FROM A CITY OF JOY TO FORGOTTEN CITY
by Devyani Onial
Indian Express, November 13, 1996
The quest for beauty often culminates in an architectural
design. A house built at the fag end of ones life or a memorial
to love they are all part of this journey. And the designs find larger
meaning if they combine beauty with function- which our traditional structures
seemed to have achieved.
This was the theme of Manu Rewals three documentaries screened at
the India Intrenational Centre last week .
Rewal who has obtained an M. Phil in cinema and audio -visual studies
from Paris has based his film Resonance on six projects of his architect
father Raj Rewal
The film makes interesting parallels between historical structures and
Raj Rewals work. The shots of the mandala, jalis and minarets are
interspersed with shots of the historical structures which inspired them.
The Asiad village and the National Institute of Immunology built on the
pattern of Jaisalmer and havelis repectively show the original designs.
Thankfully, the director has done away with any superfluous narration
letting the shots, blend beautifully and unobtrusively with the narration
The film on Mandu is riveting from the first shot. Skilful direction and
the haunting music of Shubha Mudgal takes the audience on an enchanted
Mandu - City of Joy begins with the advantage Resonance never had - the
subject itself. The latter lacked the charm contemporary structures cannot
hope to possess, whereas Mandu is washed with the charm that only the
past can lend. The film attempts to trace Mandus Journey from a
city of joy to a forgotten city.
Once an important crucible of art and culture, Mandus architecture
is a union of Hindu and Muslim cultures, best illustrated in Hoshang Shahs
tomb. The film captures the Islamic dome with Hindu features, while a
sufiana qalam is sung in the background. The use of a sufi song at this
juncture reinforces the theme of Hindu - Muslim unity. In fact, music
is used aptly through the move. Recitation of a shloka while showing a
Jain Kalpasutra and its harmonious blending with the aazaan
while showing the Jama Masjid are effective devices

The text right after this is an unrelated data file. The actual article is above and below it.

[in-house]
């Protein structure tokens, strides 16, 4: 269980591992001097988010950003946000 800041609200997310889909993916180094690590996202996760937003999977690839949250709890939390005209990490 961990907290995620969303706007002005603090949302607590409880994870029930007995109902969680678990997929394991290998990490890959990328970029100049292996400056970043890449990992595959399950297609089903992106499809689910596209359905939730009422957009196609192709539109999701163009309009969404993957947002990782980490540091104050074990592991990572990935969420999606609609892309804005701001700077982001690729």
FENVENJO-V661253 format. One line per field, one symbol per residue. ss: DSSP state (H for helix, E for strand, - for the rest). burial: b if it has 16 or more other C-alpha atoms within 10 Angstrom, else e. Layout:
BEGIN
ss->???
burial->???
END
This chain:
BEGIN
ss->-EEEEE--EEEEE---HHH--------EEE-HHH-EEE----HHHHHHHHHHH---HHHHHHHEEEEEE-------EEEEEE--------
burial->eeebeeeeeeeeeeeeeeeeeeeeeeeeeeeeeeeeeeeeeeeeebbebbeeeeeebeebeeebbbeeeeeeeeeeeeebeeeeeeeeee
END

After showing Jahaz Mahal, the concluding bit of the film concentrates
on Baz Bahadurs palaces and the famed love story of the singer Roopmati
and Baz Bahadur.The film ends with beautiful shots of Mandu at sunset
while the narrator relates the legend of Mandu. It is said if a person
who is pure of heart visits Roopmatis palace at midnight, he can
hear her sing still. And the haunting romance of the now ghost city lives
The third documentary on Jaisalmer to be telecast with Mandu on Doordarshan
as part of the Heritage series, captures the deserts beauty as it
is hit by a sandstorm. Well executed the film explores the impact of tourism
on Jaisalmer. Scenes of busy lanes, market places at night and radios
blaring Hindi move songs all show the city as it stands today. The film
shows the link between architecture and lifestyle effectively.
The documentary also underlines the main features of Patwon Ki Haveli
a masterpiece of Jaisalmer architecture.
The director makes good use of light. Light filtering through jalis or
a view from a dark room lend a beautiful quality to the movie. The music,
too, is apt and lifting. Traditional instruments and songs like Ghoomar
and Holi mein arhat gulal, bring Rajasthan alive.
With its densely packed houses built back to back (there are no back streets
in Jaisalmer) without going to high, Jaislamer stands as a model in space
and energy conversation. And Rewal and his team succeed intelling us one
thing - even in architecture, we could take a lesson or two from history.